If someone creates content using ChatGPT and posts it to their own website, or to Twitter, or wherever, it seems logical that that user, not ChatGPT, is responsible for the content if it’s false or defamatory. ChatGPT already has warnings that the content it generates might not be accurate, placing the onus on the user to fact-check it.

To its credit, OpenAI isn’t hiding the ball when it comes to ChatGPT’s flaws. On its site, ChatGPT reminds users that it might “produce inaccurate information about people, places, or facts.”

For non-paying users who prompt the app for information about more recent events, the app makes clear that its knowledge cutoff is from 2021. Users who accept whatever ChatGPT spits out as fact are not only misusing the tool – they’re ignoring the app’s clearly stated limitations.

Some have argued that AI-created works qualify for legal immunity under Section 230 of the Communications Decency Act, and that any legislation denying those protections would hamstring the industry. Just rolling AI into Section 230 won’t keep people like Lina Khan from pursuing a regulatory scheme, or the White House from issuing Executive Orders to regulate the industry – and those regulations are sure to be just as harmful to the industry and more difficult to change.

The best way to deal with the issues generative AI brings to society and industry is through new legislation, not rolling the industry into a law that’s already badly in need of reform, or allowing lefty ideologue federal regulators to have their way with it, or allowing industry consortiums to claim they’re self-regulating through communal “best practices” guidelines.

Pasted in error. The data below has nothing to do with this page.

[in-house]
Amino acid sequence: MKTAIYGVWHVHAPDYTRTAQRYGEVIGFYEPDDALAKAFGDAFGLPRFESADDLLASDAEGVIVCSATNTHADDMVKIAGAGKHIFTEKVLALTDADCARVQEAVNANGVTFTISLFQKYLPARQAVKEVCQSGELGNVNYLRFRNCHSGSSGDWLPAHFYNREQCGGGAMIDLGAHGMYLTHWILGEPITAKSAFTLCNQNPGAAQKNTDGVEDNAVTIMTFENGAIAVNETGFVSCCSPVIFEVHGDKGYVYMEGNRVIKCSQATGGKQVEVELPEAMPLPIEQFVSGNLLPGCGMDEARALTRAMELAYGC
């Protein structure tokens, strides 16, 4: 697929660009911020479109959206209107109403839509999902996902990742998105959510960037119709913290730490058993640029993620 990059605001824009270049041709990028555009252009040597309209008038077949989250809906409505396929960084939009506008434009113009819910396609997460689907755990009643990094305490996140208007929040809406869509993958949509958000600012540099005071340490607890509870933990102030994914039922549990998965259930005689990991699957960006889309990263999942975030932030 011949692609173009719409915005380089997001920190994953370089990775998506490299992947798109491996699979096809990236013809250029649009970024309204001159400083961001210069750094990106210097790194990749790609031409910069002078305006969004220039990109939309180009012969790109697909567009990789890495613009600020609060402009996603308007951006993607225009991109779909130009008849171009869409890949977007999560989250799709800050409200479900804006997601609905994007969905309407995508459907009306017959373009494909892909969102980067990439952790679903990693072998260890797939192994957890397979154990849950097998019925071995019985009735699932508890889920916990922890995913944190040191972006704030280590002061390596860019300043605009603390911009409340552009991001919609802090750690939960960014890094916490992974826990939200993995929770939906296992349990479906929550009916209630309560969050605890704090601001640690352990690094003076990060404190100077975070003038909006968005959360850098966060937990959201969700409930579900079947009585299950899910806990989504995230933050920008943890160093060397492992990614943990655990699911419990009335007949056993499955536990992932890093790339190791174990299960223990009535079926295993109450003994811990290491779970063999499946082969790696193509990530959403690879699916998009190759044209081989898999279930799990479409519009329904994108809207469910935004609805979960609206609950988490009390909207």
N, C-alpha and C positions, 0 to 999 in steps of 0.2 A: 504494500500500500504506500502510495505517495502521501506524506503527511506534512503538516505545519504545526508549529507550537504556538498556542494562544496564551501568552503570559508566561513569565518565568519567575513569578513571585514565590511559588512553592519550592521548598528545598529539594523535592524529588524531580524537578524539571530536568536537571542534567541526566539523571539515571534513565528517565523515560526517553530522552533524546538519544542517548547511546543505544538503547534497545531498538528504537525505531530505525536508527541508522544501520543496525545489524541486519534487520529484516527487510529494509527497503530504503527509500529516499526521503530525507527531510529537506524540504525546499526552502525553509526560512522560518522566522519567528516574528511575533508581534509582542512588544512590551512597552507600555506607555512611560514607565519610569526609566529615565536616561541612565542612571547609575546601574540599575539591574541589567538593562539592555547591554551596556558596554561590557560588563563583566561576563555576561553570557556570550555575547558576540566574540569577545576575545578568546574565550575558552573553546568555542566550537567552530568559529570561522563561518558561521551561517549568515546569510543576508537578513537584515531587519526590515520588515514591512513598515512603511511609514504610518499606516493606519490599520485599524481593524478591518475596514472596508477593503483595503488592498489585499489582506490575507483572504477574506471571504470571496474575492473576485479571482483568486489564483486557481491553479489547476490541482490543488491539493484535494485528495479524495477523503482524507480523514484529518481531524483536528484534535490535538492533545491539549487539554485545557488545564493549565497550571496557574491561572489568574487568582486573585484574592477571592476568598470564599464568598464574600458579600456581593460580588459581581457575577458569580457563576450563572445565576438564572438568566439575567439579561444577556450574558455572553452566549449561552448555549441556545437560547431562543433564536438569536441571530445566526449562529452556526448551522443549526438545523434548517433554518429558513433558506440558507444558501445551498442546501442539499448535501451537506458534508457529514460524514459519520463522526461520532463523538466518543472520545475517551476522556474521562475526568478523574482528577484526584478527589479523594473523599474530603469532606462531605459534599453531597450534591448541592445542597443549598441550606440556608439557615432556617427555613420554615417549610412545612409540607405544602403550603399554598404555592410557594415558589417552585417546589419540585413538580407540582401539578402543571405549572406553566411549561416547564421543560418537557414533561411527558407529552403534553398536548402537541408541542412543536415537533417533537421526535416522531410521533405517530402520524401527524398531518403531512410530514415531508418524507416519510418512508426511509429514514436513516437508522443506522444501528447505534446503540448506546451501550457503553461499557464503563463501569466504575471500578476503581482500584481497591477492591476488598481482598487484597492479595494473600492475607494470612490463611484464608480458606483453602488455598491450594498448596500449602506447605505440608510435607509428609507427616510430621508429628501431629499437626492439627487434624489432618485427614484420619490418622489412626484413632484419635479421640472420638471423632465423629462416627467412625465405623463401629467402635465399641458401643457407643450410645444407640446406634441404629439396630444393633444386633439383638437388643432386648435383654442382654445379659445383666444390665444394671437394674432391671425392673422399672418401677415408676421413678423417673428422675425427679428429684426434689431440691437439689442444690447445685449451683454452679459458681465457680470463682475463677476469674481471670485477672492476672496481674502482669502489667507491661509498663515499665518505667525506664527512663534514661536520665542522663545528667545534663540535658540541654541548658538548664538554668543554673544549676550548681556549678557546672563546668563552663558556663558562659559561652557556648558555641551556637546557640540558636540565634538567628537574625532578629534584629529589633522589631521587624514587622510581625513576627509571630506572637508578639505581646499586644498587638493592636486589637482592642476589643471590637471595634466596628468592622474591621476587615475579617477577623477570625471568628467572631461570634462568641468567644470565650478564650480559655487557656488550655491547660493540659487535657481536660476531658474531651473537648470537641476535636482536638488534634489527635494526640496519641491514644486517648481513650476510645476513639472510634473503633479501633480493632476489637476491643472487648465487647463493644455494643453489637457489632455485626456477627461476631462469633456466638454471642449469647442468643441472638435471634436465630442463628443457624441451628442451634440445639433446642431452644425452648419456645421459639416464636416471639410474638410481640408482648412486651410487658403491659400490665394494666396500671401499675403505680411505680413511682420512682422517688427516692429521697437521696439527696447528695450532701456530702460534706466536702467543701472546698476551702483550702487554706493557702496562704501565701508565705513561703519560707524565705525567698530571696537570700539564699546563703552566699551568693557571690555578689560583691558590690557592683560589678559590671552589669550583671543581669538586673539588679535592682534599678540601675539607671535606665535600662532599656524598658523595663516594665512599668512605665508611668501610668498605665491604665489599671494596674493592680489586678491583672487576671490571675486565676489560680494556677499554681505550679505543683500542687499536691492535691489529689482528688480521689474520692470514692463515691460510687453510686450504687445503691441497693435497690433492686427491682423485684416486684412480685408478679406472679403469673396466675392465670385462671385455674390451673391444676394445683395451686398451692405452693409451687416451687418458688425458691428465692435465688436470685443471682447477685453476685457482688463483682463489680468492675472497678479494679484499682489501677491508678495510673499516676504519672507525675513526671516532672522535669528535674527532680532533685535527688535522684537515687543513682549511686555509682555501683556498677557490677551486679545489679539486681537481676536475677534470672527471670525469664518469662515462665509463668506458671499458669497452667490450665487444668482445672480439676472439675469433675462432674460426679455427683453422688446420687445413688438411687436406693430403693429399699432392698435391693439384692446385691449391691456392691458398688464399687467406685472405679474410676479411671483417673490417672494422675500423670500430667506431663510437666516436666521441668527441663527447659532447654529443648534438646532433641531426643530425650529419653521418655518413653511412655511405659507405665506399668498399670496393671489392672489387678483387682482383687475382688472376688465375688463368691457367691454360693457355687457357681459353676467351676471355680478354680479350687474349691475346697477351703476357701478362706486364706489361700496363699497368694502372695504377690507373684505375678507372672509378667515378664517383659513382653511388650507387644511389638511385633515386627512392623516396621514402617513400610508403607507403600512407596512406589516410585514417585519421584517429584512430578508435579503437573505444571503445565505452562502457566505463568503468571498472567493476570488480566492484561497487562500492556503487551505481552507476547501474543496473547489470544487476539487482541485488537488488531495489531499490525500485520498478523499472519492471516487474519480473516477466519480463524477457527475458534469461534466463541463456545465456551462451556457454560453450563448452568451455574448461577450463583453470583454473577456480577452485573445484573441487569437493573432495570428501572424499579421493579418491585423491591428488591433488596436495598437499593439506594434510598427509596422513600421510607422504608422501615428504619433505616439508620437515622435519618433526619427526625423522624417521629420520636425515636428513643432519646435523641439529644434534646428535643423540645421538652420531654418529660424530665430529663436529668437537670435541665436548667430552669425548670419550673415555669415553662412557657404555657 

By pursuing entirely new legislation regarding AI, the American people can see what is happening and there can be a process of proposals and amendments. One bipartisan proposal before Congress right now, sponsored by Sen. Josh Hawley (R-MO) and Sen. Richard Blumenthal (D-CT) would end Section 230 immunity for generative AI:

The law would open the door for lawsuits to proceed against social media companies for claims based on emerging generative AI technology, including fabricated but strikingly realistic “deepfake” photos and videos of real people.

That’s a great start.

Sen. Gary Peters (D-MI) has submitted three AI bills this session:

His bills focus exclusively on the federal government, setting rules for AI training, transparency and how agencies buy AI-driven systems. Though narrower than the plans of Schumer and others, they also face less friction and uncertainty — and may offer the simplest way for Congress to shape the emerging industry, particularly when it’s not clear what other leverage Washington has.

One thing that’s definitely unwise at this point in time is any type of omnibus AI regulatory bill. The industry is too new and there are too many unknowns and too many potential unintended consequences of both the technology and any regulation to go full steam ahead with regulation.

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Lisa Holden
Lisa Holden
Lisa Holden is a news writer for LinkDaddy News. She writes health, sport, tech, and more. Some of her favorite topics include the latest trends in fitness and wellness, the best ways to use technology to improve your life, and the latest developments in medical research.